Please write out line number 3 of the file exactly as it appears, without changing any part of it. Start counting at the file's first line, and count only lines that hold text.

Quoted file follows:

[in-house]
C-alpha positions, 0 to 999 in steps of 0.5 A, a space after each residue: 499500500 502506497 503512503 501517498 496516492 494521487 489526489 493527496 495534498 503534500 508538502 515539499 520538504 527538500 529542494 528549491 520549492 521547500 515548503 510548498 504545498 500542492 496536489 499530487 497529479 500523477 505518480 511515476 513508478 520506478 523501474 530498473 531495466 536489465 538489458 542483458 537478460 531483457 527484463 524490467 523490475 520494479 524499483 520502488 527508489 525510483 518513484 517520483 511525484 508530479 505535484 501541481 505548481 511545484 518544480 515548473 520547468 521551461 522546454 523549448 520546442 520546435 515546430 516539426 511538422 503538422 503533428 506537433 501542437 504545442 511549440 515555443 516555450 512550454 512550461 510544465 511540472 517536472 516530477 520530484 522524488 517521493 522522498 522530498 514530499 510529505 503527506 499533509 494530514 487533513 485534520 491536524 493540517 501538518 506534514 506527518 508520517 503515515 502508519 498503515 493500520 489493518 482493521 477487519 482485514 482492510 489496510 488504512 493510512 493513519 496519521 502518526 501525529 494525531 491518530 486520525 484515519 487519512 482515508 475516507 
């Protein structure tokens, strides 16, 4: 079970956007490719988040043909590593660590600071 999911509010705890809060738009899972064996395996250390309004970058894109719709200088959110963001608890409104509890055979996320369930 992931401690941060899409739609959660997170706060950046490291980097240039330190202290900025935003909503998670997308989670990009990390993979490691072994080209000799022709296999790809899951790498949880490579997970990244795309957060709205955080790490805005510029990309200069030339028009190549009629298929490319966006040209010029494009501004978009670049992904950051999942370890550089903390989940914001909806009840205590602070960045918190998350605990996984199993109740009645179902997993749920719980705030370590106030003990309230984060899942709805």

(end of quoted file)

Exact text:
């Protein structure tokens, strides 16, 4: 079970956007490719988040043909590593660590600071 999911509010705890809060738009899972064996395996250390309004970058894109719709200088959110963001608890409104509890055979996320369930 992931401690941060899409739609959660997170706060950046490291980097240039330190202290900025935003909503998670997308989670990009990390993979490691072994080209000799022709296999790809899951790498949880490579997970990244795309957060709205955080790490805005510029990309200069030339028009190549009629298929490319966006040209010029494009501004978009670049992904950051999942370890550089903390989940914001909806009840205590602070960045918190998350605990996984199993109740009645179902997993749920719980705030370590106030003990309230984060899942709805």